Tens of thousands of government-owned trailers are sitting empty and unused while many in southeast Texas need to a place to live because of the destruction caused by Hurricane Ike, according to Click2Houston.com.
Billions of dollars were used to buy these trailers. Yet, FEMA has denied requests to send the trailers to southeast Texas, the Houston TV station reported last week. Local 2 investigative reporter Robert Arnold traveled to Purvis, Miss., and saw row after row after row of empty travel trailers.
“It’s enough to make you sick,” said Sharon Swan, a Purvis resident who has lived across from a FEMA storage site for the last three years.
“In all honesty, it’s been the pits,” said Swan. “I mean, they just sit there.”
The storage yard in Purvis is not the only one. FEMA currently has 120,000 travel trailers sitting vacant and unused at 21 storage sites around the United States.
“To me, this is incompetence,” said U.S. Rep. Ted Poe, of Houston. “Those trailers belong to the American public.”
The trailers stored at these sites were bought after hurricanes Katrina and Rita and used to house those who lost their homes. The trailers were also supposed to be used for future disasters, like Hurricane Ike.
Orange County Judge Carl Thibodeaux asked FEMA to use the trailers stored in Purvis as temporary homes for residents who lost their homes during Ike.
“But they decided they were out of the travel trailer business and that was it, you know, case closed,” said Thibodeaux.
Hundreds of Gulf Coast residents who lived in the trailers following Katrina and Rita have filed lawsuits against FEMA. The lawsuits claim high levels of the formaldehyde caused them to become sick.
The lawsuits and health concerns prompted FEMA to stop using the travel trailers. That decision is costing taxpayers millions of dollars in storage fees. FEMA reports it spends roughly $115 million a year to store the unused trailers.
It’s not that FEMA can’t find buyers for the travel trailers. The agency has had plenty of offers. Plus, similar models have been sold to the public by private companies. FEMA won’t sell the stored trailers because of the concern over formaldehyde.
“People in southeast Texas are willing to waive liability,” said Poe. “They’re not going to sue anybody. They just want a place to live.”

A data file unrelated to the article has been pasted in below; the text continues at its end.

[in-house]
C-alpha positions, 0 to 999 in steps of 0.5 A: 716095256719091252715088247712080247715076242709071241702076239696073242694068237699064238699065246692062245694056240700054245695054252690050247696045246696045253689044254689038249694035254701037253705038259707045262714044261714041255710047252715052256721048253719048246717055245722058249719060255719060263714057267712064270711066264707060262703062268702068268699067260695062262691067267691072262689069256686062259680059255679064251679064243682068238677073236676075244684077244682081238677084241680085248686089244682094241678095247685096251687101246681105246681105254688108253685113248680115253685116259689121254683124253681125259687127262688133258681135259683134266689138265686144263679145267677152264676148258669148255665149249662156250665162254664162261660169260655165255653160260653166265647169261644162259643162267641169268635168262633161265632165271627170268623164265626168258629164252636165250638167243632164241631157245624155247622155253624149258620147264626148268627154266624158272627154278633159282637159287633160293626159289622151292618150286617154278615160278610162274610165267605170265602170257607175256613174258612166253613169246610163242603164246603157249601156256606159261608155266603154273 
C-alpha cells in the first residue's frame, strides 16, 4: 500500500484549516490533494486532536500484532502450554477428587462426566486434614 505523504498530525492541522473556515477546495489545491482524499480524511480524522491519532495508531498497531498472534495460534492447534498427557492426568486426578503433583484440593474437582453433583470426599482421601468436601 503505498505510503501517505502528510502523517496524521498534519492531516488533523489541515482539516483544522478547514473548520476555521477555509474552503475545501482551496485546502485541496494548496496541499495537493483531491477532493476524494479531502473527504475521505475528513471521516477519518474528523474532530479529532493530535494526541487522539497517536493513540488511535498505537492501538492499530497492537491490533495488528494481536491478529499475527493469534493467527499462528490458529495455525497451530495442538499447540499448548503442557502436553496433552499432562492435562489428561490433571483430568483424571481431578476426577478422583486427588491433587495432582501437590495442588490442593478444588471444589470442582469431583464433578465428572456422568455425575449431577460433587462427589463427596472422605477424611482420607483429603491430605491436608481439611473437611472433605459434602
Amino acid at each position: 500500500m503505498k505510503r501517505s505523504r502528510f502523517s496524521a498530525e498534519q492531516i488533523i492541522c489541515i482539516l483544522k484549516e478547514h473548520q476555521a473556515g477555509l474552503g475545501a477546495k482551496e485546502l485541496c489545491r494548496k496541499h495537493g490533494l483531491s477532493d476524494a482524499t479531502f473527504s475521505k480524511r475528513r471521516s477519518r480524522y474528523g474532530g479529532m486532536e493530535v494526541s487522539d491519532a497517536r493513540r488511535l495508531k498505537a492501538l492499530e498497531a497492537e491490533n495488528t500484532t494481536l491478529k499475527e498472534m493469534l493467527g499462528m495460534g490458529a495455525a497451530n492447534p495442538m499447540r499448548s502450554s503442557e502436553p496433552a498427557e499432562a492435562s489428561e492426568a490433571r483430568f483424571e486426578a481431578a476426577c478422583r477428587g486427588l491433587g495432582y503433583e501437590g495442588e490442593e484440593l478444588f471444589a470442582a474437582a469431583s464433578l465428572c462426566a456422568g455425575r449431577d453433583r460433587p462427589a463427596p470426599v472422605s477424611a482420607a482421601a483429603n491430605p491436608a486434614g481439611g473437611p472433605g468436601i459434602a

Both Poe and Thibodeaux said everyone from the state all the way down to those living in flood zones agreed to waive liability. FEMA still won’t budge.
“It’s frustrating,” said Thibodeaux.
Poe called it, “government at its worst.”
“For the government to have trailers lying somewhere, that’s a crime,” said Bridge City resident Kurt Miller.
Bridge City was heavily damaged by Hurricane Ike, and Miller said he has a hard time understanding why FEMA won’t let anyone use the trailers stored in Mississippi.
“As far as the eye can see, there are trailers. Well, as far as the eye can see here, people need trailers,” said Miller.
Instead of travel trailers, FEMA is installing manufactured homes, but getting those homes set up has been a painfully slow process. FEMA is also offering housing vouchers. However, in rural counties, hotel rooms and apartment are scarce, which means residents have to drive anywhere from 60 to 70 miles to find a place to stay.
“They can’t do that. Their kids are in school. Their job is here and they most certainly can’t afford the gas to drive an hour-and-a-half one way every day,” said Thibodeaux. “A housing voucher right now, at this stage of recovery, is about as efficient as a Confederate dollar bill.”
“Give us back a life. I mean, this devastation here is just horrendous,” said Miller.
FEMA officials told Local 2 Investigates this is a matter of making sure the safest housing possible is provided.
However, before health concerns and lawsuits rose to the forefront, FEMA sold more than 15,000 of the travel trailers. Other trailers were also donated. Late last month, FEMA announced plans to sell an additional 10,000 trailers for scrap only. As for the rest, FEMA is still looking for a solution.